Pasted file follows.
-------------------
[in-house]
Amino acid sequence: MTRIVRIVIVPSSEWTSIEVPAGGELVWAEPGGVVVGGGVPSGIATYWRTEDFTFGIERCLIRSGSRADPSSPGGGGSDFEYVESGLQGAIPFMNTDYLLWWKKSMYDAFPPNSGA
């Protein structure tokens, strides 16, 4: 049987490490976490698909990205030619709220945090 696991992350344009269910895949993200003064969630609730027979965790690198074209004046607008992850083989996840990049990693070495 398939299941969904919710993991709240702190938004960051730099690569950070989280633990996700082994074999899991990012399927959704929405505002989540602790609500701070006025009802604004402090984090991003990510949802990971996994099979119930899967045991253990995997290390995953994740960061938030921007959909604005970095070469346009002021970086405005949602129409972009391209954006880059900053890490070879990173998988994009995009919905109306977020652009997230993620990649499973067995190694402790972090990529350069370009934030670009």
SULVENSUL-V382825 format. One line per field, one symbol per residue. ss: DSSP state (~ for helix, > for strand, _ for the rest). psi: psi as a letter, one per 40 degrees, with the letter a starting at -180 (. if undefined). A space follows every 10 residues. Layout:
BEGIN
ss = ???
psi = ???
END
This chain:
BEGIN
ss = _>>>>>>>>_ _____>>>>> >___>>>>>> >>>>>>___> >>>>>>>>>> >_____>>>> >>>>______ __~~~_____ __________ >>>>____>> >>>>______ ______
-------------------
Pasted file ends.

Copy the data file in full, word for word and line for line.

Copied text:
[in-house]
Amino acid sequence: MTRIVRIVIVPSSEWTSIEVPAGGELVWAEPGGVVVGGGVPSGIATYWRTEDFTFGIERCLIRSGSRADPSSPGGGGSDFEYVESGLQGAIPFMNTDYLLWWKKSMYDAFPPNSGA
């Protein structure tokens, strides 16, 4: 049987490490976490698909990205030619709220945090 696991992350344009269910895949993200003064969630609730027979965790690198074209004046607008992850083989996840990049990693070495 398939299941969904919710993991709240702190938004960051730099690569950070989280633990996700082994074999899991990012399927959704929405505002989540602790609500701070006025009802604004402090984090991003990510949802990971996994099979119930899967045991253990995997290390995953994740960061938030921007959909604005970095070469346009002021970086405005949602129409972009391209954006880059900053890490070879990173998988994009995009919905109306977020652009997230993620990649499973067995190694402790972090990529350069370009934030670009």
SULVENSUL-V382825 format. One line per field, one symbol per residue. ss: DSSP state (~ for helix, > for strand, _ for the rest). psi: psi as a letter, one per 40 degrees, with the letter a starting at -180 (. if undefined). A space follows every 10 residues. Layout:
BEGIN
ss = ???
psi = ???
END
This chain:
BEGIN
ss = _>>>>>>>>_ _____>>>>> >___>>>>>> >>>>>>___> >>>>>>>>>> >_____>>>> >>>>______ __~~~_____ __________ >>>>____>> >>>>______ ______